Theatre for Youth is educational theatre, and as such, there is a downloadable teacher’s guide with information about theatre itself, and about the content of the show. For my class, I focused on the history of early film. The plot of Maggie Lumiere involves a Deaf girl and her three friends making a silent movie, an homage-of-sorts to Charlie Chaplin’s The Kid. We didn’t have time to watch The Kid, so I showed them the following clip, the opening chase scene from the 1917 film The Adventurer:

I usually project videos on my interactive whiteboard, but this year my desktop computer took a dump, so imagine four kids huddled around my tiny tablet/laptop hybrid (a ThinkPad Yoga, if you’re familiar with them). If you didn’t watch the above clip, please do. It’s about 4 1/2 minutes.

They. loved. it. They laughed in all the right places. They felt suspense during the suspenseful parts.  All four kids begged to watch it again. The only time they’ve ever done that is when they watch a video of themselves. The second time through, they added their own sound effects and dialogue. I hadn’t even thought to suggest that yet; they spontaneously took the film to the next level.

We spent the next half-hour watching clips, each one twice. Boxing. The Circus. TLK looked at me, wide-eyed, and whispered in most serious voice, He made the best movies ever. After the show, Freckles, who attends public school most of the day and had missed all our Charlie Chaplin excitement the day before, said, I wanted to be a cop or a firefighter since kindergarten but now maybe I think acting might be a better choice for me because I’m funny and I don’t sit still enough to be a cop. 

Before the play on Friday, we reviewed appropriate audience behavior, but I really think this was the only time I didn’t have to do so. Even Ponyo, who gets a bad case of Bleacher Butt™ right about the same time I do, was attentive the entire time and only solicited the help-me-refocus back scratches once (she even put her head on my shoulder during the most tender-hearted bit–that was the first time I cried). Before the show, she was so excited, and she asked to take a selfie. So we did. Then she said, Selfie text mom!! So I pulled up my messaging app and her mom’s phone number. She typed, We are seeing a play. I am very excited. An obligatory smiley followed. When mom asked what the play was about, Ponyo tagged me to type the synopsis. Then she said, Tell mom C-H-A-P-L-I-N Y-O-U-T-U-B-E.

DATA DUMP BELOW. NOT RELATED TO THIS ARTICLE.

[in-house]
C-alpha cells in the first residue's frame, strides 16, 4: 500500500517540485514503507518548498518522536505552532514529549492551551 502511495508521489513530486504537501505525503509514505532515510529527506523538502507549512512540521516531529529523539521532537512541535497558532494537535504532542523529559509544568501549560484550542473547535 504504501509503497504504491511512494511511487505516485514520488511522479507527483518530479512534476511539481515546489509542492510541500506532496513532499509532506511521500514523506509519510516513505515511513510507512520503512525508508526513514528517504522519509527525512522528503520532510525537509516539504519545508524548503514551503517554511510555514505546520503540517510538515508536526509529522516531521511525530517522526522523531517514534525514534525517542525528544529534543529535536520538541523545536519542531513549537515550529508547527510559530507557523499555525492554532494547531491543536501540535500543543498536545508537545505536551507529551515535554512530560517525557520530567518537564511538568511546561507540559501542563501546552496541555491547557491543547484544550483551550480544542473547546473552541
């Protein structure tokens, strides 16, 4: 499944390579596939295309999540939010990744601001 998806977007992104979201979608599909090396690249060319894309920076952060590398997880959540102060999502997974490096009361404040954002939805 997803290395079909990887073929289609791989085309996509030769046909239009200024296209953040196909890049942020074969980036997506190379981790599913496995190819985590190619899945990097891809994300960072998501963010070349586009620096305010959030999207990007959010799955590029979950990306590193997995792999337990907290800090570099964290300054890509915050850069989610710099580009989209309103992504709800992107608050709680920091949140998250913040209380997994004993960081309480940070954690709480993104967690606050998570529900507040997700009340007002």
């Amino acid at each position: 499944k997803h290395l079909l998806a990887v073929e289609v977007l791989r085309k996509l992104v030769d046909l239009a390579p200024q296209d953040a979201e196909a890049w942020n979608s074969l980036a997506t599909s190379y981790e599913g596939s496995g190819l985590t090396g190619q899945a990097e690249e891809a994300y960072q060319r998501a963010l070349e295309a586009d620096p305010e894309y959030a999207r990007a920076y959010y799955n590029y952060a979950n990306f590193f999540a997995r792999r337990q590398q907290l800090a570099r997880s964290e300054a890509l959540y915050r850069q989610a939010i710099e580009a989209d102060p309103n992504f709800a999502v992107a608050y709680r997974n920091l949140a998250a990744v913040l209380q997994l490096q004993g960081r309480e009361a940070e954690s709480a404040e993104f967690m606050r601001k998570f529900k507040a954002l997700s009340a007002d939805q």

I have a hunch they watched a lot of silent movie clips this weekend.


I know I promised yesterday  that I would update the sComm situation today, but I needed to share this first. This is absolutely critical to understanding why Jason Curry’s insistence on English as superior to ASL, his stubborn refusal to recognize interpreters as empowering accommodations, and his disgusting “Communicaphobia” video that uses the word “crippled” in regards to ASL and depicts the use of an interpreter as an owner with a dog on a leash, is so damaging and insulting to my students, and to d/Deaf people everywhere:

I had a conversation over the weekend with my principal about getting my kids to record short “reviews” of the play for the Idaho Shakespeare Festival website. I mentioned our lesson on Charlie Chaplin, and she said something that stuck with me, hard: Silent movies were the golden season for deaf people. Total inclusion.

On Friday, I had been sick for two weeks, and throat was raw.  After the post-show Q&A, my students wanted to meet the actors. The gymnasium was loud, and my voice was ka-put; I could not have interpreted for them. Because all the actors signed, Ponyo could go right up to one of them and say, I’m deaf! I have an implant and I sign and I talk! You are great and funny and I love you! all by herself.

On Friday, I literally had no voice. But because of accessibility, my students owned a piece of theirs.

Audism, Language, and Competition

Content note: audism, ableism, in-group discrimination, disability hierarchies 

The Deaf-world controversy surrounding sComm and their marketing of the UbiDuo communication device continues this week. Trudy Suggs (the Deaf business owner and activist who has been the catalyst/gathering place/clearinghouse/springboard/etc. for the pushback against sComm’s dangerous, audist marketing language) shared last week that her hosting company received notice from sComm indicating that she had made unauthorized use of their property, even though the screenshots she used fall under fair use.

The Missouri Association of the Deaf issued an open letter:

There is so much to unpack here, and I am waiting to see what else comes out, specifically from sComm. So far, their attempt to use legal threats by contacting Trudy Suggs’ hosting company directly, instead of addressing her first, is a power play. Is it the male/female power dynamic? Is it the English/ASL power dynamic? Is it competing business owners? Is it (in Jason Curry’s eyes) good deaf/bad deaf? It’s likely an intersection of more than one of those. The more layers intersect, the more complex the power dynamics become.